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With release of 2016 Advanced Placement results, AirTalk asks whether AP classes adequately prepare students for college

Hand completing a multiple choice exam.
Hand completing a multiple choice exam.
Bluestocking via Flickr

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The College Board released results today looking at how high schools and students performed in 2016 under its Advanced Placement program.

The report shows an uptick in both the participating and passing rates for graduating high school students. The number of students taking AP exams have also gone up to 1.1 million students, a two-fold increase from a decade ago.

The year-long class and tests are aimed at helping outstanding students get through college faster,  potentially saving time and tuition.

But criticisms of the AP program persist, including the lack of participation from rural or low-income students. Moreover, as more student are enrolling in AP classes, more colleges are questioning how much credit they should give for AP results.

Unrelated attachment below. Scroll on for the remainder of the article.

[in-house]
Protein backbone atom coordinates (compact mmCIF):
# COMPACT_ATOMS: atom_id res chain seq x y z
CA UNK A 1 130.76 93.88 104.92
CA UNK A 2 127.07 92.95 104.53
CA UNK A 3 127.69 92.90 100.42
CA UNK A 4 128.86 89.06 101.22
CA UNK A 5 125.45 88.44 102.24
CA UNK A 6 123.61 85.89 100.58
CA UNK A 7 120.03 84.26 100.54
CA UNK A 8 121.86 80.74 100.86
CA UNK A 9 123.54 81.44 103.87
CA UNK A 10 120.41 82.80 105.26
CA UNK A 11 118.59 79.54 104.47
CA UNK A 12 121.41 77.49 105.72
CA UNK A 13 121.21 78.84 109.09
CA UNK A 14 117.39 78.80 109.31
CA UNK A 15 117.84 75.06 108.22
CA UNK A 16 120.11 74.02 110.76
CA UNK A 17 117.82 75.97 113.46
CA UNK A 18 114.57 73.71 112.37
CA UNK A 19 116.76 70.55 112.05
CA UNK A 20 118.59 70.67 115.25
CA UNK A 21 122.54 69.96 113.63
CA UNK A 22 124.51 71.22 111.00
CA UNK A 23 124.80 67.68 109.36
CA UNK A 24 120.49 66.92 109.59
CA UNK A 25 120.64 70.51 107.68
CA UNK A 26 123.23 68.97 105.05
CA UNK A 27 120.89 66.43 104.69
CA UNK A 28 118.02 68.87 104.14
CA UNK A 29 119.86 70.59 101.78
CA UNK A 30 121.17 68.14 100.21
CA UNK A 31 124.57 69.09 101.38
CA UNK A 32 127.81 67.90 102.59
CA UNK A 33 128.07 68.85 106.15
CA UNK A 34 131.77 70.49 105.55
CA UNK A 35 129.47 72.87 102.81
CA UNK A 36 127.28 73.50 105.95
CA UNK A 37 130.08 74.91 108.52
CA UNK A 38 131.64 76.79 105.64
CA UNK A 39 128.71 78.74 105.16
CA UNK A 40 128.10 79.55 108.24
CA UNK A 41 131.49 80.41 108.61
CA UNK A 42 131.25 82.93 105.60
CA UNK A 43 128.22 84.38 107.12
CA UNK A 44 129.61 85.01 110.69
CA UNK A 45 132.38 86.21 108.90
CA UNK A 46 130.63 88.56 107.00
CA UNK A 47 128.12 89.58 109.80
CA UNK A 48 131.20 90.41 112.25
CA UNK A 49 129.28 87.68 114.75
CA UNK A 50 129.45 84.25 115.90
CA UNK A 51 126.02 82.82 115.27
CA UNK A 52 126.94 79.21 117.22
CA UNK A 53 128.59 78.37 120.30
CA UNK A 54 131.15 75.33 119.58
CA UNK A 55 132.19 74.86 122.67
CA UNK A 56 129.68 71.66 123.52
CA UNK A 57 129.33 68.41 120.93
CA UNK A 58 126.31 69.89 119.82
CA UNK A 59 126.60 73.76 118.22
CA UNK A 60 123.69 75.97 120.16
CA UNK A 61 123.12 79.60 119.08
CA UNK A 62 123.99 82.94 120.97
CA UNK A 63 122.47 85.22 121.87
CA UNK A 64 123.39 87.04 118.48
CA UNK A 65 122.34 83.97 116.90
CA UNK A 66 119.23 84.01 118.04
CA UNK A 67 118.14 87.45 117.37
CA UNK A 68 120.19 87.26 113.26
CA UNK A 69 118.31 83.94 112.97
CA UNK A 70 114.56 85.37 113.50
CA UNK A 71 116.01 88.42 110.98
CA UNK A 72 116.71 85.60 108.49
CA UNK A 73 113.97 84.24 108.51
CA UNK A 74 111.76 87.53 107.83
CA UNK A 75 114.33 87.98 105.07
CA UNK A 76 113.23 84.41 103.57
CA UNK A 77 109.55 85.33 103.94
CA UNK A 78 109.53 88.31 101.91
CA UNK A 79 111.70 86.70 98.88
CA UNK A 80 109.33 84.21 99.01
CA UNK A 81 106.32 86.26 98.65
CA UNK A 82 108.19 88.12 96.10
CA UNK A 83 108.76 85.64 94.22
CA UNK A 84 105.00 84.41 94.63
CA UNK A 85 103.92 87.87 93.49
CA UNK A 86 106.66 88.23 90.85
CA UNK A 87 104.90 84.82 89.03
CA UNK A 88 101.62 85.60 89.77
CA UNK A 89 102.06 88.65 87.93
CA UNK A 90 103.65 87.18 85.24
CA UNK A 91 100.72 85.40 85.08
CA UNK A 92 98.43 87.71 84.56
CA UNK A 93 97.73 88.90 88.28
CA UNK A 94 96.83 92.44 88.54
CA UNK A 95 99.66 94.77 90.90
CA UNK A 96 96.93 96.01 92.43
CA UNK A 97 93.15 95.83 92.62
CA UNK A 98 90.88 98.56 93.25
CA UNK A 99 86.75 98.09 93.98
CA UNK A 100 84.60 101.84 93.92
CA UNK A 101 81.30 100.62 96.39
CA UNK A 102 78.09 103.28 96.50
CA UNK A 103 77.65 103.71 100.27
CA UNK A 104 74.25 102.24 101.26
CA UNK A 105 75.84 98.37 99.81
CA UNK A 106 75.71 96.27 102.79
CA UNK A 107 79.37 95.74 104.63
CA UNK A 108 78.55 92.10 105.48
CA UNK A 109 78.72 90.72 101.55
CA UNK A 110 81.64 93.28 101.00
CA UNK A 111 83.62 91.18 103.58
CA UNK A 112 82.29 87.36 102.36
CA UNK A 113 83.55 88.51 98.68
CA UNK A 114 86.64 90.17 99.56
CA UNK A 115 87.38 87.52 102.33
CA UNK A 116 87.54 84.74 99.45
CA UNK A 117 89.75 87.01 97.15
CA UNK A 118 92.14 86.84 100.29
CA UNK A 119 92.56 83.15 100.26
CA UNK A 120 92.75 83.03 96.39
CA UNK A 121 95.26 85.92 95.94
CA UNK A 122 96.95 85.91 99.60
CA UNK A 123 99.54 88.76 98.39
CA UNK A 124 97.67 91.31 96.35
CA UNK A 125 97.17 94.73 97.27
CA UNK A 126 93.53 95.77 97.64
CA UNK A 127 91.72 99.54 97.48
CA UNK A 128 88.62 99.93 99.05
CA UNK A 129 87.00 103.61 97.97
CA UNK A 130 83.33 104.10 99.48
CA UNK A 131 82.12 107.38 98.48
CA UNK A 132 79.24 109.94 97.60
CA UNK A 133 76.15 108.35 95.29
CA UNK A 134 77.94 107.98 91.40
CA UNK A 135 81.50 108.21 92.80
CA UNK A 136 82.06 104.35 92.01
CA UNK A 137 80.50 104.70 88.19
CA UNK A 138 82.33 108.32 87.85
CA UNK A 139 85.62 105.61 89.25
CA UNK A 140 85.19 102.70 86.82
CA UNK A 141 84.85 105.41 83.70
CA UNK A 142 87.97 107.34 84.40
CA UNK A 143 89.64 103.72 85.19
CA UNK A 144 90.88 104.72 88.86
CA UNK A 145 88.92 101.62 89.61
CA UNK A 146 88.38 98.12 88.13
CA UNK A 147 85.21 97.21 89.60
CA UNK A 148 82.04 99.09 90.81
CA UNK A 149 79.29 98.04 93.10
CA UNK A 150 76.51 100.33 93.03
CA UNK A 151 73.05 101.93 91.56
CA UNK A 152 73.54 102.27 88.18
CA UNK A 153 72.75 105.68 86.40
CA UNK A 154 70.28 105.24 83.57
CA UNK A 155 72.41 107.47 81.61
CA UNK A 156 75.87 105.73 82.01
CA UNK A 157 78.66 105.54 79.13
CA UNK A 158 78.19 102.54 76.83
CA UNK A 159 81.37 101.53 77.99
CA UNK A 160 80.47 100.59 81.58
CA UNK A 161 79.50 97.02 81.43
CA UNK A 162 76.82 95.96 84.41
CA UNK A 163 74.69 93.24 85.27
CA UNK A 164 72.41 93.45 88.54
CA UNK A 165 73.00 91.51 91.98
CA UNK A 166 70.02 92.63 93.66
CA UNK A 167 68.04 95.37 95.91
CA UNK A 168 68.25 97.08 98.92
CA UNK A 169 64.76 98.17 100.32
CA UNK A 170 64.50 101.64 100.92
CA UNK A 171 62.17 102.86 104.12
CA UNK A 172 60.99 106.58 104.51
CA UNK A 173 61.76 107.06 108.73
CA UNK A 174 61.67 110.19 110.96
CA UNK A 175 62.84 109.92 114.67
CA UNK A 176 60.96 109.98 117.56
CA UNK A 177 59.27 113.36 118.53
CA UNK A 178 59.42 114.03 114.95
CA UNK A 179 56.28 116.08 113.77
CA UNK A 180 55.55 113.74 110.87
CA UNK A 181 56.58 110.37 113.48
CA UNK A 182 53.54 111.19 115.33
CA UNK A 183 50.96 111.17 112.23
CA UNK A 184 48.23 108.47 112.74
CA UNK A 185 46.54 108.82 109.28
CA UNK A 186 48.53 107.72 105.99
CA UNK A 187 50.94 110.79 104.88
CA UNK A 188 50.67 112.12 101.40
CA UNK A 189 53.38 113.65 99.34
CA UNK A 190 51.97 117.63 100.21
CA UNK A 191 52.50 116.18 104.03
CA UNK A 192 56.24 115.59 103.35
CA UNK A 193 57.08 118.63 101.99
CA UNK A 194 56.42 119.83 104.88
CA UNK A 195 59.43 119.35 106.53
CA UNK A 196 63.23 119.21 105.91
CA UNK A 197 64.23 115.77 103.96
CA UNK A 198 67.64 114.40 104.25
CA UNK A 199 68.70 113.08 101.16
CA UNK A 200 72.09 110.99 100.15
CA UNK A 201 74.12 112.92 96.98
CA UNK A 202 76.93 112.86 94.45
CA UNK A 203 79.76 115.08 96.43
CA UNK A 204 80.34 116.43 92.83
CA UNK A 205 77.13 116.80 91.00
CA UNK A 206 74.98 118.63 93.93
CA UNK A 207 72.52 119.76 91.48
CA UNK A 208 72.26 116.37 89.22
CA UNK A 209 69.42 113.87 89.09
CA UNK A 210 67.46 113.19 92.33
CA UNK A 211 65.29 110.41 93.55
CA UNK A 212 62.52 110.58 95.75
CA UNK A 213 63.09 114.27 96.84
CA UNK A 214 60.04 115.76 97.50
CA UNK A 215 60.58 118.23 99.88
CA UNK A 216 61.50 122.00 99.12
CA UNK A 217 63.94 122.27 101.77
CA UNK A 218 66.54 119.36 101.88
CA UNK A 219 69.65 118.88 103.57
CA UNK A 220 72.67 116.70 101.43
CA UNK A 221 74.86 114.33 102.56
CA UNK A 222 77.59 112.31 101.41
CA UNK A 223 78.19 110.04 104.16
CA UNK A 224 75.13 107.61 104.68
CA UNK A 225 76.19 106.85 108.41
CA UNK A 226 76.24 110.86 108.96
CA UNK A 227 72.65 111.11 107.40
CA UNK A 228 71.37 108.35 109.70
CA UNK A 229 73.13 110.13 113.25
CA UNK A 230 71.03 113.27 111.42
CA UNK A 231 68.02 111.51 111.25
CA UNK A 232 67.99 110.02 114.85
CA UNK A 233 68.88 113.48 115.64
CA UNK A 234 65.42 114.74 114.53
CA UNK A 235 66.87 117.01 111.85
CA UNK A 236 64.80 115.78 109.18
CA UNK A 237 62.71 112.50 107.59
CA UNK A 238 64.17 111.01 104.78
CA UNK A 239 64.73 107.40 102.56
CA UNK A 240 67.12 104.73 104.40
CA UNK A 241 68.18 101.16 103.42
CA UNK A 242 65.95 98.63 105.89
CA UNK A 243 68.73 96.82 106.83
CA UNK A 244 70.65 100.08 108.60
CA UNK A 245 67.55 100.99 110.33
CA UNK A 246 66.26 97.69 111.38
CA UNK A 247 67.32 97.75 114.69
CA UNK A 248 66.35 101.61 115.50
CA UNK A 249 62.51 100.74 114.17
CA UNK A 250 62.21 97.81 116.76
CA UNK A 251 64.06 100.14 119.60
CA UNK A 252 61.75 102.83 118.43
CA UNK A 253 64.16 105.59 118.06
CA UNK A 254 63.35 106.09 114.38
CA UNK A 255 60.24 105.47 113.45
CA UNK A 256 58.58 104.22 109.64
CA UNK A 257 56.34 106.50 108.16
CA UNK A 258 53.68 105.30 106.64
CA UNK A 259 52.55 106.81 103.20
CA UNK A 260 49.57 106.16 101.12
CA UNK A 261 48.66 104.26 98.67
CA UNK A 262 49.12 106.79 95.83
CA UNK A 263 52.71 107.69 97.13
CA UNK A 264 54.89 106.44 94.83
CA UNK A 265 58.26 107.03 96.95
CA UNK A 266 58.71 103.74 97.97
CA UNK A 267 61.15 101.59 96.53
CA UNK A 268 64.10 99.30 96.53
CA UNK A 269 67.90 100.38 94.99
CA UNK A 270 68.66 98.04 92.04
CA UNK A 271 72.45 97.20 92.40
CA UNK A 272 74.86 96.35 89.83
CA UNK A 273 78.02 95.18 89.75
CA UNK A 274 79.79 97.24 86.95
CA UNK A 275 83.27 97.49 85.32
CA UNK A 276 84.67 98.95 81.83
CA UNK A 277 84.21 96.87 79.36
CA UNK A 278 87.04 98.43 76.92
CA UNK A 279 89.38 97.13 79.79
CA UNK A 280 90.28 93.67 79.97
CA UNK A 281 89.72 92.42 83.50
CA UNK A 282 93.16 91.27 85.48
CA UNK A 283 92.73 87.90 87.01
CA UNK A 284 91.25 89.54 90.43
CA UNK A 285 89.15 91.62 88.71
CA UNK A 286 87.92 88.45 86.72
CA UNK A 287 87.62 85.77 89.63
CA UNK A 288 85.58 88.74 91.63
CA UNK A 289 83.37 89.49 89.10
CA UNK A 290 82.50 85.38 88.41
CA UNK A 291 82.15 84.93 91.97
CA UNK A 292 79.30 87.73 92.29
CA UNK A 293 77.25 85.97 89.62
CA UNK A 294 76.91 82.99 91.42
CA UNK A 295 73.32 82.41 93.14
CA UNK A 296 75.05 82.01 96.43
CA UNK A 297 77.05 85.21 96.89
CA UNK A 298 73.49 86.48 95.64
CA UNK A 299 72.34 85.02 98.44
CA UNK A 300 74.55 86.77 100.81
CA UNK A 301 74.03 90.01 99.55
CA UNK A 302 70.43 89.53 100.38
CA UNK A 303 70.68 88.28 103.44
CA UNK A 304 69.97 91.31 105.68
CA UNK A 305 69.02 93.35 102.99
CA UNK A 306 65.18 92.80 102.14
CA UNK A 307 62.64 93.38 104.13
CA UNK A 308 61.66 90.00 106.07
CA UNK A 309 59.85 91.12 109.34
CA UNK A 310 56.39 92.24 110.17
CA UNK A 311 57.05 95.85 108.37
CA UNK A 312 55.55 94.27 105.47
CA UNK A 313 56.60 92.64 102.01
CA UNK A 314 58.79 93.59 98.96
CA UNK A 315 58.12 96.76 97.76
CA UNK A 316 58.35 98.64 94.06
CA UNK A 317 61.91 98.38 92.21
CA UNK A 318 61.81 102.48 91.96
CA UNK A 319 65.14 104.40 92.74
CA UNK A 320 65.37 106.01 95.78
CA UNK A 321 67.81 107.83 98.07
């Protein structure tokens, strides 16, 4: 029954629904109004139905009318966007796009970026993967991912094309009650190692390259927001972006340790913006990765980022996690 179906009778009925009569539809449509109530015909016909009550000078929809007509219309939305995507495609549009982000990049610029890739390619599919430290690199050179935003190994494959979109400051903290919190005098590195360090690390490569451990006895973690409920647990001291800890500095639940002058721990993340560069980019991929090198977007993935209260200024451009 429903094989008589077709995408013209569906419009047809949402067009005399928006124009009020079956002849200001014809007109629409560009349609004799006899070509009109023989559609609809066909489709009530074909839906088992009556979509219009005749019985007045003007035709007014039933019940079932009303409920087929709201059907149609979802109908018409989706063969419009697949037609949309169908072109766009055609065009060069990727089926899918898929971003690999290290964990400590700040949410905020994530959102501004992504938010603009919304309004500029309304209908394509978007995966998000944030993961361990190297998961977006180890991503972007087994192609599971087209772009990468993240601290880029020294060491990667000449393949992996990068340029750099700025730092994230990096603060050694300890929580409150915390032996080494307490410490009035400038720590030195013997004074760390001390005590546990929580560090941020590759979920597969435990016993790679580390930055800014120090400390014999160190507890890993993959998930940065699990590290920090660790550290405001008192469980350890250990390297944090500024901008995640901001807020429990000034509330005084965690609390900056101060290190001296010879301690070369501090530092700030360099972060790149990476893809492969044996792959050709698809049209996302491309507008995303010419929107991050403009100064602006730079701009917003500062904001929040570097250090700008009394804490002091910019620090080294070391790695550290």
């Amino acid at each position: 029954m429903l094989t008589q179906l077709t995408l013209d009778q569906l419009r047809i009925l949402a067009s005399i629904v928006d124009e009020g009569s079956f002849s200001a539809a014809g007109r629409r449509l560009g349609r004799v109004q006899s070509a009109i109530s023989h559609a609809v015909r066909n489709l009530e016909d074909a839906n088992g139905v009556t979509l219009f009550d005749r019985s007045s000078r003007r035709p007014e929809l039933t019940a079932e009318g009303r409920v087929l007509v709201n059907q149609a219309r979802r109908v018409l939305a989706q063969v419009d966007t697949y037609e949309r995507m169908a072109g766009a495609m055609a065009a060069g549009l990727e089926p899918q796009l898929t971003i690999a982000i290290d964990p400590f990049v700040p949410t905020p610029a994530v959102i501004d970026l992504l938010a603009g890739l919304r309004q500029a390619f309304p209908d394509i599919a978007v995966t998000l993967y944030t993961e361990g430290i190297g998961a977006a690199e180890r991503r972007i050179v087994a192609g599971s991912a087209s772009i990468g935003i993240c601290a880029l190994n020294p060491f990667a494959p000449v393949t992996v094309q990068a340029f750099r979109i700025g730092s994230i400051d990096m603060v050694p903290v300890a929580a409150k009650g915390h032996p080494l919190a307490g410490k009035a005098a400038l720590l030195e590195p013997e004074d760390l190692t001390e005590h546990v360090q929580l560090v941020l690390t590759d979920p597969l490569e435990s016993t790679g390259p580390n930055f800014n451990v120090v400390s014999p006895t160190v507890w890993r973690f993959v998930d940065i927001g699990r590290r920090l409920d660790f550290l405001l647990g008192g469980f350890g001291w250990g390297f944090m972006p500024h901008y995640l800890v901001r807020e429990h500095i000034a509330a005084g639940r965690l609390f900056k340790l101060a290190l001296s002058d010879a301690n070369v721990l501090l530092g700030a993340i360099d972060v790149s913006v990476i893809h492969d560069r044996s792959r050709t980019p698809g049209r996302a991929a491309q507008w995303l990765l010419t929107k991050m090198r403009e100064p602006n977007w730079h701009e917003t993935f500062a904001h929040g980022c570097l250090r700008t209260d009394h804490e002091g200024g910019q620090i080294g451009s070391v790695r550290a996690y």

Paul Weinstein, director of the MA in Public Management program at Johns Hopkins University

Michael J. Petrilli, president of the Thomas B. Fordham Institute, a Washington-based educational policy organization

Paul Gothold, superintendent of Lynwood Unified District; the school district is the recipient of the 2017 National AP District of the Year award